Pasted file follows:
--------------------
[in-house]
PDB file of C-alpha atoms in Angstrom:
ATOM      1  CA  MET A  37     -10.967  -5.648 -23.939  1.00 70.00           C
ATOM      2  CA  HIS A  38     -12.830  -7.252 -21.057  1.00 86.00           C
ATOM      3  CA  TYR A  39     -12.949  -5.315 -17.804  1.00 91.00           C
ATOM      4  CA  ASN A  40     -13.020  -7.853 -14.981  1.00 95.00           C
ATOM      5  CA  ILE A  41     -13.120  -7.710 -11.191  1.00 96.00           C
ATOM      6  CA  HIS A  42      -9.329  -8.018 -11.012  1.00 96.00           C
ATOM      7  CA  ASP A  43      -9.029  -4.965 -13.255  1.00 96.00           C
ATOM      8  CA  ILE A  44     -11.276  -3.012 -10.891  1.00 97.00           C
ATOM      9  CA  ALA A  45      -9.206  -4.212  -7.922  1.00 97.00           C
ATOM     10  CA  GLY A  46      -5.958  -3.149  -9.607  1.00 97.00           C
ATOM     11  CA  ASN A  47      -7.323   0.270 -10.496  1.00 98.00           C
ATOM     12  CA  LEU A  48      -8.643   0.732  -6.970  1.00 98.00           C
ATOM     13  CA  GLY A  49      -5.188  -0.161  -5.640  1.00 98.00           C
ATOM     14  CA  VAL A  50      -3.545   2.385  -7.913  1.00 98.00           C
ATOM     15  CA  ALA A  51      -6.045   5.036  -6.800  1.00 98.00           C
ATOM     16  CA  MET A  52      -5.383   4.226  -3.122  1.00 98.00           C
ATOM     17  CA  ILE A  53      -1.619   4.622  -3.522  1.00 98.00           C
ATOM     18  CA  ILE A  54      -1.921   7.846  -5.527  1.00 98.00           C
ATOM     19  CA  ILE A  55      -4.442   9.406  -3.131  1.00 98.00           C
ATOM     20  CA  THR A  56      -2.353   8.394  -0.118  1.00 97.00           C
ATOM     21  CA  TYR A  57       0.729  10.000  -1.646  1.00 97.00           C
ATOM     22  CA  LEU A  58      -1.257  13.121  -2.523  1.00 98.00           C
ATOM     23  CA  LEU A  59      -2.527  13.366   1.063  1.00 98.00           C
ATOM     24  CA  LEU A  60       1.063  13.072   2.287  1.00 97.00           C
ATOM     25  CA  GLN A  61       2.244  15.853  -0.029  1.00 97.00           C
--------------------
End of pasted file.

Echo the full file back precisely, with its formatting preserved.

[in-house]
PDB file of C-alpha atoms in Angstrom:
ATOM      1  CA  MET A  37     -10.967  -5.648 -23.939  1.00 70.00           C
ATOM      2  CA  HIS A  38     -12.830  -7.252 -21.057  1.00 86.00           C
ATOM      3  CA  TYR A  39     -12.949  -5.315 -17.804  1.00 91.00           C
ATOM      4  CA  ASN A  40     -13.020  -7.853 -14.981  1.00 95.00           C
ATOM      5  CA  ILE A  41     -13.120  -7.710 -11.191  1.00 96.00           C
ATOM      6  CA  HIS A  42      -9.329  -8.018 -11.012  1.00 96.00           C
ATOM      7  CA  ASP A  43      -9.029  -4.965 -13.255  1.00 96.00           C
ATOM      8  CA  ILE A  44     -11.276  -3.012 -10.891  1.00 97.00           C
ATOM      9  CA  ALA A  45      -9.206  -4.212  -7.922  1.00 97.00           C
ATOM     10  CA  GLY A  46      -5.958  -3.149  -9.607  1.00 97.00           C
ATOM     11  CA  ASN A  47      -7.323   0.270 -10.496  1.00 98.00           C
ATOM     12  CA  LEU A  48      -8.643   0.732  -6.970  1.00 98.00           C
ATOM     13  CA  GLY A  49      -5.188  -0.161  -5.640  1.00 98.00           C
ATOM     14  CA  VAL A  50      -3.545   2.385  -7.913  1.00 98.00           C
ATOM     15  CA  ALA A  51      -6.045   5.036  -6.800  1.00 98.00           C
ATOM     16  CA  MET A  52      -5.383   4.226  -3.122  1.00 98.00           C
ATOM     17  CA  ILE A  53      -1.619   4.622  -3.522  1.00 98.00           C
ATOM     18  CA  ILE A  54      -1.921   7.846  -5.527  1.00 98.00           C
ATOM     19  CA  ILE A  55      -4.442   9.406  -3.131  1.00 98.00           C
ATOM     20  CA  THR A  56      -2.353   8.394  -0.118  1.00 97.00           C
ATOM     21  CA  TYR A  57       0.729  10.000  -1.646  1.00 97.00           C
ATOM     22  CA  LEU A  58      -1.257  13.121  -2.523  1.00 98.00           C
ATOM     23  CA  LEU A  59      -2.527  13.366   1.063  1.00 98.00           C
ATOM     24  CA  LEU A  60       1.063  13.072   2.287  1.00 97.00           C
ATOM     25  CA  GLN A  61       2.244  15.853  -0.029  1.00 97.00           C